Learning to Unlearn

 

Business Man with Ball and Chain
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Nothing kills a moment of corporate creativity more than this phrase:  “That’s not the way we do things around here.” Once it is issued, it ensures that the status quo, no matter how bad that may be, will remain untouched and, most importantly, unchanged. It is a phrase that is usually uttered by those working within a specific power-brokering segment of an organization.

How is this a power play?

When one part of an organization refuses to move, it ensures that the rest of the organization remains anchored in the past, is resistant to change, and presents no opportunity for creativity or new learning.

How can true learning organizations respond to this type of resistance?

They need to unlearn and let go of that which is holding them back.

According to Vijay Govindarajan, the Coxe Distinguished Professor at Dartmouth’s Tuck School of Business and a Marvin Bower Fellow at Harvard Business School, organizations must divest themselves of old ideas and methodologies even though these may be the very things that made the organization great in the first place. In order to move forward, Govindarajan states that organizations must let go of what has been learned in the past.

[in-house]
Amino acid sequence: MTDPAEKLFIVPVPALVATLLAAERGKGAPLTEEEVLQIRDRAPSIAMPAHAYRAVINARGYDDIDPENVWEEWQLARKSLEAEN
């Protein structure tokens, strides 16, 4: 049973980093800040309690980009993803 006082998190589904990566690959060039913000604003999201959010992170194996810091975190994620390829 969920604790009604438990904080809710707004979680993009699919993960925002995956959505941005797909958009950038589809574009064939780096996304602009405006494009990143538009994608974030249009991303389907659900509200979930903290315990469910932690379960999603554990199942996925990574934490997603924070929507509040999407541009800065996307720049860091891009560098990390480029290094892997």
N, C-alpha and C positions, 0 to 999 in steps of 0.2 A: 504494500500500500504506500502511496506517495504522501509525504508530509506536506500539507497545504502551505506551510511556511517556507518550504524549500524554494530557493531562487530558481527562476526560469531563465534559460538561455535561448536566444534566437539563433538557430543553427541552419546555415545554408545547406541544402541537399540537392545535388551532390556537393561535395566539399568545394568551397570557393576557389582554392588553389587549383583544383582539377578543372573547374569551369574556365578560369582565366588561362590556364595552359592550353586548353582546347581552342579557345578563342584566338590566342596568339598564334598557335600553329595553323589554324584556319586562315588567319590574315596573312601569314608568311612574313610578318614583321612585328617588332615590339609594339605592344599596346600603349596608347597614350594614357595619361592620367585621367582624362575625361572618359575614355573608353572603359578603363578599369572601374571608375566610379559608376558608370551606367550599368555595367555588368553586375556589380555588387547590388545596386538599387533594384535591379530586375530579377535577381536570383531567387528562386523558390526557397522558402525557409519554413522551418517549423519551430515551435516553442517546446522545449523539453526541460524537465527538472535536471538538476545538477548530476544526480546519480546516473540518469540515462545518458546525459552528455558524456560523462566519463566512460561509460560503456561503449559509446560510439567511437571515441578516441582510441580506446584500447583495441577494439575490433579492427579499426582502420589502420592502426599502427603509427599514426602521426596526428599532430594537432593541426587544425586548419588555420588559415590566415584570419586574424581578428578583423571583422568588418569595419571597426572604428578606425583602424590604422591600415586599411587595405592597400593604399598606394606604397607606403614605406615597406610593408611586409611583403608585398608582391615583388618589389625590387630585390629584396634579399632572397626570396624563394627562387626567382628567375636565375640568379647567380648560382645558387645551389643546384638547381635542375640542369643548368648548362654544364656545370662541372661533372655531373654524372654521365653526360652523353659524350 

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From a Human Resources perspective, Govindarajan’s concept can create great organizational learning opportunities if the Human Resources function has a leadership role.  Human Resources must lead with powerful impact, in order to push the change agenda both forward and throughout the entire organization.

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Not only must the Human Resources professional be able to provide incentives that pull people forward into change, we must also be vigilant in stopping what is sometimes a cultural and entrenched longing for both the past and not so recent past by helping people to let go of that huge anchor which is represented by the status quo.  We can do well to observe the past, but we must leave it behind and let it go in order to move forward and learn what is new and uncomfortable and create a future that does not yet exist.

To do this, the Human Resources professional needs to be brave.

The brave Human Resources professional will be the leader who will help to break the chain of the status quo, discard the anchor to the past, and set forward, freely, into an uncharted future full of greatness and new learning.

Discussion Questions:

  1. What is the difference between ‘unlearning’ and forgetting in the context of employee training and development?
  2. Do you agree with Vijay Govindarajan’s perspective that creativity comes by having to unlearn what was learned in the past? Why or why not?
  3. What do you perceive as the biggest barriers to bringing new learning, creativity, and fresh ideas into an organization from a Human Resources perspective?
  4. Have you worked with someone who was resistant to learning something new? What was that experience like for you? How did it influence your own work and learning experiences?